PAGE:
A love letter to the Platinum 3776

If you’re not versed in the ins and outs of Japanese fountain pens (where have you been, living under a rock?!), there are three main brands: Pilot, Sailor, and Platinum.

Pilot’s perhaps the best known as a fountain pen manufacturer in the west, due to its Vanishing Point, but each has a pedigree of producing quality pens with gold nibs. Platinum’s been going since 1919, and shouldn’t be confused with the budget Platignum pens that used to be sold in WH Smith when I was growing up!

Today I want to give a bit of love to the 3776, the “flagship” in Platinum’s mainstream fountain pen lineup. While there are many more expensive models in Platinum’s range, the 3776 is a good candidate for being the most important pen that Platinum sells. It’s a classically styled cigar-shaped, gold-nibbed cartridge/converter pen that goes toe-to-toe with pens like Pilot’s 74 and Sailor’s 1911.

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These are the only pens I own with gold trim. I hate gold trim. Says a lot about how good the 3776 is, doesn’t it?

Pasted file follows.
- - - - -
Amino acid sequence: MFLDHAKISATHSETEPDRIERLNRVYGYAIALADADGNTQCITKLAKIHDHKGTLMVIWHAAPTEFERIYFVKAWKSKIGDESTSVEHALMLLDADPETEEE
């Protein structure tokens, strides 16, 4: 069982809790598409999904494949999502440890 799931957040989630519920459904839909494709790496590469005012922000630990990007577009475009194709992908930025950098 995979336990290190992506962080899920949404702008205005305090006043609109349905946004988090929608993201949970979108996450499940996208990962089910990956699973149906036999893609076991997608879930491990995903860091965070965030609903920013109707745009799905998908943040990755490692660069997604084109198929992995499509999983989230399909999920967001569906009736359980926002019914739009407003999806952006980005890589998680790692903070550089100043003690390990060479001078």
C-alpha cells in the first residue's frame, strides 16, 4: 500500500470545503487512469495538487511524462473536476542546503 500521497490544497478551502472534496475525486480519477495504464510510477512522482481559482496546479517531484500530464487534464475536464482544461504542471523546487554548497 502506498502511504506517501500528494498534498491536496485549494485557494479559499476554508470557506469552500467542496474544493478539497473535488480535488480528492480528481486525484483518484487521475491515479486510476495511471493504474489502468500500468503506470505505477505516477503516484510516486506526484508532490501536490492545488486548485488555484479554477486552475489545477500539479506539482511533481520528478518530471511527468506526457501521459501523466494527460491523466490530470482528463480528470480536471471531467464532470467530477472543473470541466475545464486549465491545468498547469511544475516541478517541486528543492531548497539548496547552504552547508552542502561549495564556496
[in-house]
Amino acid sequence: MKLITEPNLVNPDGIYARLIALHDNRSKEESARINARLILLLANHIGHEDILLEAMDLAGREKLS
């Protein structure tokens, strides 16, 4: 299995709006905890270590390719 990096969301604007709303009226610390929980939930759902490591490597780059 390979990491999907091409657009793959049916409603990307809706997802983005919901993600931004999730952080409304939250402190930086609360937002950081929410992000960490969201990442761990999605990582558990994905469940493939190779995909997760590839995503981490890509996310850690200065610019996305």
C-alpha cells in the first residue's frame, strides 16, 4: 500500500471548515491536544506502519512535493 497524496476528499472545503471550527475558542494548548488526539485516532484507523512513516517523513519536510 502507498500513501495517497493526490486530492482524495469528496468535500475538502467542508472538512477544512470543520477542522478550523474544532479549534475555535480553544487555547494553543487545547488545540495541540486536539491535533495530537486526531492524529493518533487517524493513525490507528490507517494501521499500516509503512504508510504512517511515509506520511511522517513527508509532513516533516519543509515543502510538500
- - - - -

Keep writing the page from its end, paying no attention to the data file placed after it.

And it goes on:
To the uninitiated, it’s difficult to see any difference if you put a 3776, a 74 and a 1911 side by side. In their styling they echo Mont Blancs of old, with fat cap bands and decorated gold nibs. There’s nothing unique about the styling or the functional design — not like the Pilot Vanishing Point or Myu, or even the characteristically Japanese lacquering you’ll find on more expensive pens from the “big three”.

Spend a bit more time on forums and web shops and you’ll notice a few differences come out, though. Sailor pens have a reputation for having “toothier” nibs, and tend to cost more; there’s also a mythos around its uber-speciality nibs like the Naginata Togi or Nagahara crosspoint. Pilot pens are smoother and people get excited about its own wide choice of nibs (like the Waverley, Posting, or Falcon nibs that I’ve written about in the past).

What do people say about the 3776? Not so much. But I’ve ended up with three of them, and I love them to bits, just as much as I love my Pilot pens. Why?

  • The nibs are perfect. All three, ranging from UEF to Music, wrote great right out of the box. They’re not too wet, not too dry, not too smooth, not too toothy. They’re also gorgeous: full size (you know, #6 not #5), with heart-shaped breather holes and the outline of Mount Fuji stamped on them. You did know that the name 3776 refers to the height of Fuji in metres, didn’t you?
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You can just make out the “3776” stamped on the cap band. Stationery is EDUCATIONAL!

  • There are plenty of colour choices. In the standard range, you can have rhodium or gold trim with solid or translucent black, translucent blue (Chartres), translucent red (Bourgogne), demonstrator or translucent pink (Nice). There are now a load of celluloid colours and lacquered decorated versions too, if you’ve got cash to splash.